Time and Context in the Hypnotic State: An Examination of Some State Specific Effects

Wynn R. Schwartz (Ph.D., 1977)

Thesis directed by Associate Professor Peter G. Ossorio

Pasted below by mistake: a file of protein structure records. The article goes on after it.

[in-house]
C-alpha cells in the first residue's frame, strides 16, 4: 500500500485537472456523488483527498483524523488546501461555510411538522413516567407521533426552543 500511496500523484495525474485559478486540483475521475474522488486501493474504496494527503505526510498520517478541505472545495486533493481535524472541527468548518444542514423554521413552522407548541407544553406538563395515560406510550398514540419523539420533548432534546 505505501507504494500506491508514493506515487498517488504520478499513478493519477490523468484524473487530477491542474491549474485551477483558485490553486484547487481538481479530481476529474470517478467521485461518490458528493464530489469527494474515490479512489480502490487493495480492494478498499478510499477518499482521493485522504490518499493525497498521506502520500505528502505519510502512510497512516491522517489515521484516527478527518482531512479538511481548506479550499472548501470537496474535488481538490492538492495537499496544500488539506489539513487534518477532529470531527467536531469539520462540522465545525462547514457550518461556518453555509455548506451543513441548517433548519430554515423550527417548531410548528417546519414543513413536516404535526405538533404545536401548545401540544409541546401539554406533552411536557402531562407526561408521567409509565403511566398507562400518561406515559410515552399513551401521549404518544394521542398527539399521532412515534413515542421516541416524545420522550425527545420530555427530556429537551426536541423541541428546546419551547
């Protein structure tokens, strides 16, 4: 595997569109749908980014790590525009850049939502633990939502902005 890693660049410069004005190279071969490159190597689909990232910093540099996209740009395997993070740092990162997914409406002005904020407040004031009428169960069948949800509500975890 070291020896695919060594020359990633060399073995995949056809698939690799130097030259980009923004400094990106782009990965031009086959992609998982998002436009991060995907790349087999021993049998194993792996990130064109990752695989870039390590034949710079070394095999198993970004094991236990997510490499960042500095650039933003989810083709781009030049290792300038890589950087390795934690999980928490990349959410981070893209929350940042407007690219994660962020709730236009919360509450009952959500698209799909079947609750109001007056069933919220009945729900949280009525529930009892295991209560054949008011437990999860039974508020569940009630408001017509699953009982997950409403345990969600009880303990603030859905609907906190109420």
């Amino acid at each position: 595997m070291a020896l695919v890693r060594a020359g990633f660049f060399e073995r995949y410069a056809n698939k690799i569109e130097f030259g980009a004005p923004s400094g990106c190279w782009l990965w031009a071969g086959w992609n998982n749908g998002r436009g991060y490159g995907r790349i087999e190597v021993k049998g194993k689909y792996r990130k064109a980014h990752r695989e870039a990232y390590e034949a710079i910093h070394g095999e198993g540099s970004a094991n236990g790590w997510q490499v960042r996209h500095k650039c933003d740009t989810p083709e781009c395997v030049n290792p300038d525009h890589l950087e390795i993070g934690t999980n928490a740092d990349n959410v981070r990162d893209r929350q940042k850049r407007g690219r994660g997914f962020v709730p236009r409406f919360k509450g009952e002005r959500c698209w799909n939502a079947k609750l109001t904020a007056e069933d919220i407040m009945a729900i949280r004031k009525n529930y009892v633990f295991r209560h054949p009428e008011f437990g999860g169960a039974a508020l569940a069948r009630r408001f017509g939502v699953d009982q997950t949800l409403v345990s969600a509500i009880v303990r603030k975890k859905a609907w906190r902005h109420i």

A recent conceptualization of hypnosis suggests that the deeply hypnotized subject would show a disruption in episodic memory which would reflect a diminished awareness of duration and sequence. Specifically, the predictions were that deeply hypnotized persons would exhibit less accurate estimates of duration, and less sequence in their recall of activities, than would less hypnotized subjects and controls. The empirical task consisted of giving subjects a modified version of the Stanford Hypnotic Susceptibility Scale, Form C, either with the induction (hypnosis conditions), or without the induction (control condition). Prior to the termination of the scale, subjects were asked to recall the activities they had performed and the time that had elapsed since they began the scale. Deeply hypnotized subjects were significantly less sequential in their recall of activities, and less accurate in their estimations of the passage of time, than were less hypnotized subjects and controls. These results appear to be the strongest state specific effects yet noted for hypnosis, and suggest that hypnosis may be usefully conceptualized as a state in which a person is not concerned with or paying heed to the context which the world provides for his actions. [50 pp.]